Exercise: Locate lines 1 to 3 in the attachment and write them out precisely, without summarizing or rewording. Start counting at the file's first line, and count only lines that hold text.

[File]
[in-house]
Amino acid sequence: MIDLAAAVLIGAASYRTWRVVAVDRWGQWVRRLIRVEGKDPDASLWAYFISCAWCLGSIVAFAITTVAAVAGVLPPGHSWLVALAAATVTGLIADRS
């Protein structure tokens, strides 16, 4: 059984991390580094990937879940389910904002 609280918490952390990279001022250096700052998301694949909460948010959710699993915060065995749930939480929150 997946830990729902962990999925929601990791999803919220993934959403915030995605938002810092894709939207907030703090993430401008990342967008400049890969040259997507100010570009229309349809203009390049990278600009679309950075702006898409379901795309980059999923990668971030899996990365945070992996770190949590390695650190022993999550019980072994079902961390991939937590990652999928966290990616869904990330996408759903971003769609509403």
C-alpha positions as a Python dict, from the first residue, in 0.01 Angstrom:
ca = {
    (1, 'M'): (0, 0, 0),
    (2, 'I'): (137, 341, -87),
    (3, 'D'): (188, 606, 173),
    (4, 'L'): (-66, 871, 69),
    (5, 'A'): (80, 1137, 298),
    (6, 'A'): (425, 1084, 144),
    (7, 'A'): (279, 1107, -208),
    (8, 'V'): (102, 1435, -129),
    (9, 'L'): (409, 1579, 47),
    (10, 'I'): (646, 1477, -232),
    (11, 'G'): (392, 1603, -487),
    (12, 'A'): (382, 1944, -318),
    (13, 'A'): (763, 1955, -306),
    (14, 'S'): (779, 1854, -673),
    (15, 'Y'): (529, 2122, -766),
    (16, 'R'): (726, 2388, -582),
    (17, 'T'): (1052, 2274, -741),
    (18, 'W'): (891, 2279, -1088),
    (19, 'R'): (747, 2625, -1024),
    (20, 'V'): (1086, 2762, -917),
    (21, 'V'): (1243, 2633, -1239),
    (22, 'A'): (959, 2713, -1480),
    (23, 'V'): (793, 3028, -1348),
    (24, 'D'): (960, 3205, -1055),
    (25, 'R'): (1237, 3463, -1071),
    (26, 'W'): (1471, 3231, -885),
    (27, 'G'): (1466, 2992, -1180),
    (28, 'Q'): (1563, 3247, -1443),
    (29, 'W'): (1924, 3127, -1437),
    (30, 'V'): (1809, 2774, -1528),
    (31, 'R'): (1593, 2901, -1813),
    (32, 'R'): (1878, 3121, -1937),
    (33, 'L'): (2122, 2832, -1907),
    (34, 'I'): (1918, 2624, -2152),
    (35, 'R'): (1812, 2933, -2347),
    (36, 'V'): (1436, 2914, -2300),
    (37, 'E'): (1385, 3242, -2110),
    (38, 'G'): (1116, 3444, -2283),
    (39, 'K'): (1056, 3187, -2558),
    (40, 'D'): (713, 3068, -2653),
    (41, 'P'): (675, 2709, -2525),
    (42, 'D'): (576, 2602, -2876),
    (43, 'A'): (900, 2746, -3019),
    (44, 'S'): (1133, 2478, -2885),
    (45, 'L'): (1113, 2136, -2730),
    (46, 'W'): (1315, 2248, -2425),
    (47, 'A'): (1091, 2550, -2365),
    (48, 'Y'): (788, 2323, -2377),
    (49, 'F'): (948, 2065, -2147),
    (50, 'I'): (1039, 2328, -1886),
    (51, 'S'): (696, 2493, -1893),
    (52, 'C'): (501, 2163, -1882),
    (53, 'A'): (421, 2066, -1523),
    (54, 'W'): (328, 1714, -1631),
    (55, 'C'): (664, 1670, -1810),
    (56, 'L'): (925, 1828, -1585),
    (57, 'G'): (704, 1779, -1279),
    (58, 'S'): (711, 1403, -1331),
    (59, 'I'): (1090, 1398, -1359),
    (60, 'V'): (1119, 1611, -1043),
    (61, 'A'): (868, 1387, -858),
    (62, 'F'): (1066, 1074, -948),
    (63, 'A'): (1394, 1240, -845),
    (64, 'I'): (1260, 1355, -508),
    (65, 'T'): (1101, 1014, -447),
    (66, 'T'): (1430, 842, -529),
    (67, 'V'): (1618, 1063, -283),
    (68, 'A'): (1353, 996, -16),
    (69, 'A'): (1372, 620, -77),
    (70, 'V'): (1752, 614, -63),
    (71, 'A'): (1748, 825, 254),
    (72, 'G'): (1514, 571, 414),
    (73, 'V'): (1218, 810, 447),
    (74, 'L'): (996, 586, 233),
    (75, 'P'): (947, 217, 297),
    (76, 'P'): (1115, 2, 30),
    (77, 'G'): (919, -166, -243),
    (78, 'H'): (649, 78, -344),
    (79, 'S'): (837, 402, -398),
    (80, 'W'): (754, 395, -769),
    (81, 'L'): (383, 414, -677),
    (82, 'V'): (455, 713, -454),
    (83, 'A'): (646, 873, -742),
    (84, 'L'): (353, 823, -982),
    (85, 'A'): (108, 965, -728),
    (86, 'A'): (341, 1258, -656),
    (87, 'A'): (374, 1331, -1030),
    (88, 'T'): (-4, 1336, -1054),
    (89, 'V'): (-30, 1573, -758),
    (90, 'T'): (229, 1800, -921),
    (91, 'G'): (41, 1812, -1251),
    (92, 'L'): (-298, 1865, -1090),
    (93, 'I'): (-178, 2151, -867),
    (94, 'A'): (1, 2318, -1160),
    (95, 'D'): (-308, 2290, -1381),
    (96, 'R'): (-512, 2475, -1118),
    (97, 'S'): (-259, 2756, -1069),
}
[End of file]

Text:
[in-house]
Amino acid sequence: MIDLAAAVLIGAASYRTWRVVAVDRWGQWVRRLIRVEGKDPDASLWAYFISCAWCLGSIVAFAITTVAAVAGVLPPGHSWLVALAAATVTGLIADRS
């Protein structure tokens, strides 16, 4: 059984991390580094990937879940389910904002 609280918490952390990279001022250096700052998301694949909460948010959710699993915060065995749930939480929150 997946830990729902962990999925929601990791999803919220993934959403915030995605938002810092894709939207907030703090993430401008990342967008400049890969040259997507100010570009229309349809203009390049990278600009679309950075702006898409379901795309980059999923990668971030899996990365945070992996770190949590390695650190022993999550019980072994079902961390991939937590990652999928966290990616869904990330996408759903971003769609509403």